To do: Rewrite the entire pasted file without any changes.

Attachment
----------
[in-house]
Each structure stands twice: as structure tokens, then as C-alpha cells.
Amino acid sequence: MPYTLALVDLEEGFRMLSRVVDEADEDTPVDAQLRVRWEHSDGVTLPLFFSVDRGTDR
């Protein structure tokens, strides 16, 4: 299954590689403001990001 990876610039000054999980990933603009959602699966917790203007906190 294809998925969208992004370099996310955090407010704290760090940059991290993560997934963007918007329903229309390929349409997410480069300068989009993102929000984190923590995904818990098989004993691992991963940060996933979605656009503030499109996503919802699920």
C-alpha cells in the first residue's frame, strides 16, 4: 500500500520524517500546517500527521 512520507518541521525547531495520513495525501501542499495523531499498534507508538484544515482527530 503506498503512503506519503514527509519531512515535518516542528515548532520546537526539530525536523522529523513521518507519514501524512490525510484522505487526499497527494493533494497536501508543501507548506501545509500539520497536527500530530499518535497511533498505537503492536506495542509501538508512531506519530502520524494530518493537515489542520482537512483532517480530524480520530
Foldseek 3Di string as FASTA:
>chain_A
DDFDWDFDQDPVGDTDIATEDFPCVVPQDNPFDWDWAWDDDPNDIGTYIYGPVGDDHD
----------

[in-house]
Each structure stands twice: as structure tokens, then as C-alpha cells.
Amino acid sequence: MPYTLALVDLEEGFRMLSRVVDEADEDTPVDAQLRVRWEHSDGVTLPLFFSVDRGTDR
């Protein structure tokens, strides 16, 4: 299954590689403001990001 990876610039000054999980990933603009959602699966917790203007906190 294809998925969208992004370099996310955090407010704290760090940059991290993560997934963007918007329903229309390929349409997410480069300068989009993102929000984190923590995904818990098989004993691992991963940060996933979605656009503030499109996503919802699920």
C-alpha cells in the first residue's frame, strides 16, 4: 500500500520524517500546517500527521 512520507518541521525547531495520513495525501501542499495523531499498534507508538484544515482527530 503506498503512503506519503514527509519531512515535518516542528515548532520546537526539530525536523522529523513521518507519514501524512490525510484522505487526499497527494493533494497536501508543501507548506501545509500539520497536527500530530499518535497511533498505537503492536506495542509501538508512531506519530502520524494530518493537515489542520482537512483532517480530524480520530
Foldseek 3Di string as FASTA:
>chain_A
DDFDWDFDQDPVGDTDIATEDFPCVVPQDNPFDWDWAWDDDPNDIGTYIYGPVGDDHD